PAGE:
Compound 3 (25.5 mg; 0.064 mmole) reacted with triethylamine (TEA, 9.8 mg; 0.097 mmole) and isobutylchloroformate (9.8 mg; 0.072 mmole) in 1 ml dimethylformamide (DMF) at 4° C. for 30 minutes to form the mixed anhyride. This reaction mixture was slowly added to a well-stirred solution of BSA (30 mg; 0.00043 mmole) in 4 ml 0.1 M sodium carbonate at 4° C. and allowed to react overnight. The reaction mixture was pressure dialyzed and lyophilized as in Example III.
Compound 1 was coupled to bovine serum albumin (BSA) using a water-soluble carbodiimide to catalyze the formation of peptide bonds between the free acid moiety of II and the ε-amino groups of lysyl residues of BSA. Compound 1 (25 mg; 0.080 mmole) was reacted with BSA (40 mg; 0.00057 mmole), and 1-ethyl-3(3-dimethylaminopropyl)-carbodiimide (EDC, 25 mg) in 15 ml 10% dioxane/water at pH 5.7 overnight at 25° C. The reaction mixture was pressure dialyzed vs deionized water, concentrated by ultra-filtration and the immunogen lyophilized overnight.
Compound 1 was coupled to tyramine using dicyclohexylcarbodiimide to catalyze the formation of a peptide bond between the free acid of II and the primary amino group of tyramine. Compound 1 (15 mg; 0.048 mmole) reacted with tyramine (free base, 13 mg; 0.096 mmole) and dicyclohexylcarbodiimide (DCC; 19 mg) in 2 ml dry dioxane at pH 5 overnight at 25° C. The product was purified by TLC, characterized spectrally and subsequently iodinated (Hunter-Greenwood Chloramine-T Method).
Compound 2 was coupled to tyramine using the mixed anhydride method. Compound 2 (25 mg; 0.076 mmole) was reacted with TEA (9.8 mg; 0.097 mmole) and isobutyl chloroformate (9.8 mg; 0.072 mmole) in 1 ml DMF at 4° C. for 30 minutes to form the mixed anhydride. The reaction mixture was slowly added to a well-stirred solution of tyramine (free base, 10 mg; 0.073 mmole) in 1 ml DMF at 4° C. and allowed to react overnight to yield the phenolic product. The product was purified by TLC, characterized spectrally and subsequently iodinated as in Example VI.
Compound 3 was coupled to tyramine using the mixed anhydride method of Example VII. This product was purified by TLC and subsequently iodinated as described in Example VI.
α-t-butylamino-4-methoxypropiophenone hydrochloride (20.6 mg; 0.076 mmole) was suspended in 1 ml dry methylene chloride and cooled to -80° C. in an acetone-dry ice bath. Boron tribromide (41.9 mg; 0.167 mmole) was added, the reaction mixture was protected from moisture with a calcium chloride drying tube, and the reaction was allowed to proceed overnight, during which time the temperature rose to 25° C. The reaction mixture was shaken with one volume methylene chloride (containing 0.02% water impurity) to liberate the product. The product was purified by TLC and subsequently iodinated as described in Example VI.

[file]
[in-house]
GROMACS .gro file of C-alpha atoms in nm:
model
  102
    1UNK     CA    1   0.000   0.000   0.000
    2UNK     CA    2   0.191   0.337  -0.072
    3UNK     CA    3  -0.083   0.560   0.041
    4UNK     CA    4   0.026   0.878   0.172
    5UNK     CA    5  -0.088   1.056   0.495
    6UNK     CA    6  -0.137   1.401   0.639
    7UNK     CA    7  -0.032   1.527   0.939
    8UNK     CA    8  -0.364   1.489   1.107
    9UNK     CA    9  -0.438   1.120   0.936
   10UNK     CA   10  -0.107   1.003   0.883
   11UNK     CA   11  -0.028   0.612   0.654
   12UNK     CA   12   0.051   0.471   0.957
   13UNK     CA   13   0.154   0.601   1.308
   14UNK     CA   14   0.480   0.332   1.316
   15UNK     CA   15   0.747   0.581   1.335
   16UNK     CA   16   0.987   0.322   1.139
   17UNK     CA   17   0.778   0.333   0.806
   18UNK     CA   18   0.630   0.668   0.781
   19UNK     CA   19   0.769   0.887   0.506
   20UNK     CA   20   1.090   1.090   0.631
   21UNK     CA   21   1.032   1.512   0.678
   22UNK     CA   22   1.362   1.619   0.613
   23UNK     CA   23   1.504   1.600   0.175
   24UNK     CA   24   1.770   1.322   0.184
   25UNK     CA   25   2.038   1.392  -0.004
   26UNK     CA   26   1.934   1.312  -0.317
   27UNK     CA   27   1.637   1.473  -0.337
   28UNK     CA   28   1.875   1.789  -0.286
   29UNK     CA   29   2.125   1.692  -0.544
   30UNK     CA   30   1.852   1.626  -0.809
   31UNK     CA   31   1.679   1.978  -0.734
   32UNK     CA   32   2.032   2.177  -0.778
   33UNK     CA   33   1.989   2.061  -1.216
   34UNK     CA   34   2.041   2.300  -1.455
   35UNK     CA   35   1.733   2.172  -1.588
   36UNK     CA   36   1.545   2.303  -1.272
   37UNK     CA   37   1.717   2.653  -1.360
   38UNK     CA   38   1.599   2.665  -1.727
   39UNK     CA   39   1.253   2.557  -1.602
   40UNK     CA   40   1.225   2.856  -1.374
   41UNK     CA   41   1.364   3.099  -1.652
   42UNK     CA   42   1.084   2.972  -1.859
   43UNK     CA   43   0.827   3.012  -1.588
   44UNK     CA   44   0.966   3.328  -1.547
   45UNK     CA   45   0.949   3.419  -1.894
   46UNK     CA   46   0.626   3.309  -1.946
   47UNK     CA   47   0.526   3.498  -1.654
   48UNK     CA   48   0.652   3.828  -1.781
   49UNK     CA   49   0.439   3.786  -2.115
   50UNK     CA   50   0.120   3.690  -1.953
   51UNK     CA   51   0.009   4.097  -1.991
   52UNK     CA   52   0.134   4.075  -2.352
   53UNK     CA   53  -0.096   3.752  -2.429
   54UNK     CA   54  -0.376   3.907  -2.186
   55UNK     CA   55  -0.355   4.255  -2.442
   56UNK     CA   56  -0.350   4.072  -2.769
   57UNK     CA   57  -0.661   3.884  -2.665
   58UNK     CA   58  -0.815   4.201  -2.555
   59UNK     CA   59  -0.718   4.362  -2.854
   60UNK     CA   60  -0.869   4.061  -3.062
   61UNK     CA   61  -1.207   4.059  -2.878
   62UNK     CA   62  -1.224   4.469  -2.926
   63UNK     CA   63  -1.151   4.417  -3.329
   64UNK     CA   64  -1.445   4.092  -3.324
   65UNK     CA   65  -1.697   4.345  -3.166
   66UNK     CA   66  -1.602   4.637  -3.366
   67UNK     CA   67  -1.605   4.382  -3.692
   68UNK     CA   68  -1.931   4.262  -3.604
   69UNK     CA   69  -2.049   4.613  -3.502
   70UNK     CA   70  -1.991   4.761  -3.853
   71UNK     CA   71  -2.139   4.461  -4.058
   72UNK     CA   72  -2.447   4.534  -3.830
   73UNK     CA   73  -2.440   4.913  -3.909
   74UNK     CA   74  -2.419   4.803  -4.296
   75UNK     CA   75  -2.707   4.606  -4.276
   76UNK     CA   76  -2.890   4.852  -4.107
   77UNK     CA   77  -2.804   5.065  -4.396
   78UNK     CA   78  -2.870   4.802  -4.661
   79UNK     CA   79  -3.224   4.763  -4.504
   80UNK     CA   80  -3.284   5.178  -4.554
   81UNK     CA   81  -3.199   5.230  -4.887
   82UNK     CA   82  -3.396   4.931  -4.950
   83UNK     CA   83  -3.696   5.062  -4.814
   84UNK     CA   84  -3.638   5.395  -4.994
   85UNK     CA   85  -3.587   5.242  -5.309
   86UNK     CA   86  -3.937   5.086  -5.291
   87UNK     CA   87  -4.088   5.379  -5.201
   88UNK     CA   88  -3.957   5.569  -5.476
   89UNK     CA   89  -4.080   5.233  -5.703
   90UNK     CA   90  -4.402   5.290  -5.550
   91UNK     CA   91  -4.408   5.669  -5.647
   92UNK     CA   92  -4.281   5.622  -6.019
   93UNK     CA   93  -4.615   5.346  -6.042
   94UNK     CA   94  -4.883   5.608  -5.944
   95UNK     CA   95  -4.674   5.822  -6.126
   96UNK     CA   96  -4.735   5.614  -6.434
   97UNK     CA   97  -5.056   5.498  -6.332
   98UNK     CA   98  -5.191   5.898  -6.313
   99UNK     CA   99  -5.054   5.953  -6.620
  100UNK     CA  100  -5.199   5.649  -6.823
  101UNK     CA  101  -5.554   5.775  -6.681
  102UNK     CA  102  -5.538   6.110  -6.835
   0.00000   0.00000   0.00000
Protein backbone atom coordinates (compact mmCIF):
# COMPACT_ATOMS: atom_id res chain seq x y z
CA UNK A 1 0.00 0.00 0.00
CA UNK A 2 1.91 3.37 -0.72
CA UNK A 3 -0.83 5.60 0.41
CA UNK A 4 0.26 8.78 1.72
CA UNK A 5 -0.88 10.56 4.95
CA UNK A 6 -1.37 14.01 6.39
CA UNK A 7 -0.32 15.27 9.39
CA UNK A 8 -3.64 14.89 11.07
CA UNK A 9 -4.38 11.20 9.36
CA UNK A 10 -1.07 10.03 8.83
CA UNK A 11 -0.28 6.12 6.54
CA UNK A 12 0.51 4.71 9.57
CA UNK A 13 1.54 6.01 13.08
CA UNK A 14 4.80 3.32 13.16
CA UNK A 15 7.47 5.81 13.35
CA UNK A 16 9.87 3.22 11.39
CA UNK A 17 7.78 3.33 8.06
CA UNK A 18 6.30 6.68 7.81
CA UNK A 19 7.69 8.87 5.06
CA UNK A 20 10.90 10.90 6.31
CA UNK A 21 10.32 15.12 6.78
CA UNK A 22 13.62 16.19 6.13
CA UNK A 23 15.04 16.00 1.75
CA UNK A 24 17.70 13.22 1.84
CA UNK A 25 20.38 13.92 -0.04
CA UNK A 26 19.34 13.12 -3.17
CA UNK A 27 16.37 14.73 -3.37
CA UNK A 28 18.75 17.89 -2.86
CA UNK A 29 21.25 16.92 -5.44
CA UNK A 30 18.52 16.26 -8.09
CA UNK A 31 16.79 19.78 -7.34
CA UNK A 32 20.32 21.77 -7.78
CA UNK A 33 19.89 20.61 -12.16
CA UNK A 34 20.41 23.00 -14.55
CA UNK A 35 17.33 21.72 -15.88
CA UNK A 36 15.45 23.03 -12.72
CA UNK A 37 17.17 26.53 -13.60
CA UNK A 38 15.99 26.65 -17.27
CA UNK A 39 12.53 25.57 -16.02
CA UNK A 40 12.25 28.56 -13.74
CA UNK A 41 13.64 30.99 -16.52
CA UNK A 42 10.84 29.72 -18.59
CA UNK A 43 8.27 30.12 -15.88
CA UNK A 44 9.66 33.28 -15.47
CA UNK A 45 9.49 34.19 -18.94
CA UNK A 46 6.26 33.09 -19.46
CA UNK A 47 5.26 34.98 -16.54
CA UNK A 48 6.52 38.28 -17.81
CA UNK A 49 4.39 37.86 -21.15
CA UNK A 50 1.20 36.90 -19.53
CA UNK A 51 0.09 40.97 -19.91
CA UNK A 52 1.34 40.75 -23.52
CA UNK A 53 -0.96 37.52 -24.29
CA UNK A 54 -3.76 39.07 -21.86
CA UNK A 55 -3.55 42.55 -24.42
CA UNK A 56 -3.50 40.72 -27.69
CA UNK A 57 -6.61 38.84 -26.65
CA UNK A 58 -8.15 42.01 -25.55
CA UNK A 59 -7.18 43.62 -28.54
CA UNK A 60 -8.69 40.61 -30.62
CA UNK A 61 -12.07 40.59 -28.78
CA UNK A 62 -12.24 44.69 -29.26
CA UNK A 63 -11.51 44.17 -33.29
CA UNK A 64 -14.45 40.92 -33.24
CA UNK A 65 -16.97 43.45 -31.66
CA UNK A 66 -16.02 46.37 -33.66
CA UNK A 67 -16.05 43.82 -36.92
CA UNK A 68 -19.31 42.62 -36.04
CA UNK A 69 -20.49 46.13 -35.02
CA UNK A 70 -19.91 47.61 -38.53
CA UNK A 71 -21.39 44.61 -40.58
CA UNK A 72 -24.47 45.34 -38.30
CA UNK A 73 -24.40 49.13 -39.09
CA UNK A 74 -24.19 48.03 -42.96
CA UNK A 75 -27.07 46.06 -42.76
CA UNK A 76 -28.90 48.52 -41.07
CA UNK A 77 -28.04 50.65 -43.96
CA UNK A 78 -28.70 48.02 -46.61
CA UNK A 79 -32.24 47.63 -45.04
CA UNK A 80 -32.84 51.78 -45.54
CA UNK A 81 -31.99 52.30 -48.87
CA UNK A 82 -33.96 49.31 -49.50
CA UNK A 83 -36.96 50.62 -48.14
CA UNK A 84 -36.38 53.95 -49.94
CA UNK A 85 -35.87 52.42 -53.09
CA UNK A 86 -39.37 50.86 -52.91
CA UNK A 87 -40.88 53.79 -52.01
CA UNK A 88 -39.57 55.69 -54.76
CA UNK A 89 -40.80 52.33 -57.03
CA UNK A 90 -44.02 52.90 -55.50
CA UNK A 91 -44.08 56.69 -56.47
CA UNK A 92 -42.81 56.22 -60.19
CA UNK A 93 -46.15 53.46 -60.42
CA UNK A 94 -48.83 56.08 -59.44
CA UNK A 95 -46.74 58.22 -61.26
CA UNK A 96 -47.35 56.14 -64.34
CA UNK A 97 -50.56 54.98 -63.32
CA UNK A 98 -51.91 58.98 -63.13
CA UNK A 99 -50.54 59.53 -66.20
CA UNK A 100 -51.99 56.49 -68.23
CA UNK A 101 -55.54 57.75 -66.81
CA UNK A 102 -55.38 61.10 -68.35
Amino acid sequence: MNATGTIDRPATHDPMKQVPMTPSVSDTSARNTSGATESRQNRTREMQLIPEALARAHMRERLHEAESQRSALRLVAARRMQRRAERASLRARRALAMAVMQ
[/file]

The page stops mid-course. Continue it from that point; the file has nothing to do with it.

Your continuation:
Samples of six standard solutions of bupropion in blank plasma having concentrations of 0.39 to 50 ng/ml) are pipetted (0.1 ml each) in duplicate into 12×75 mm plastic tubes. Duplicate non-specific binding (no antibody) and maximum binding tubes (no unlabeled bupropion) receive 0.1 ml blank plasma. Spiked plasma controls at several concentrations of (e.g., 1.0, 10.0, and 100 ng/ml) and plasma samples for assay (diluted into the standard range with blank plasma if necessary) are assayed in duplicate. After being placed in an ice bath, all tubes receive (in order) 0.2 ml 3 H bupropion (416 pg. containing approximately 104 cpm) and 0.7 ml anti-bupropion serum (raised to a ring-functionalized immunogen according to the present invention) (at pre-determined dilutions such that approximately 40% of the 3 H bupropion added is bound), both in assay buffer (0.05 M phosphate-buffered isotonic saline, containing 0.01 M EDTA and 0.1% gelatin, pH 7.0). Non-specific binding tubes receive 0.7 ml assay buffer.) Following incubation either at 25° C. for 2 hours or overnight at 4° C., bound and free 3 H bupropion are separated by incubation for 10 min at 0° C. with 0.5 ml ice-cold dextran-coated charcoal solution (0.25% dextran, 5 mg/ml charcoal, in assay buffer) followed by centrifugation for 10 minutes at 4° C. (5000 rpm) to pellet the charcoal. The supernatants, containing antibody-bound 3 H bupropion are carefully decanted into liquid scintillation cocktail for quantitation of 3 H. After counts (minus average non-specific binding cpm) are expressed as percentages of average maximum binding cpm, bupropion concentrations in plasma samples and spiked controls are read from a standard curve (log concentration vs percent average maximum binding).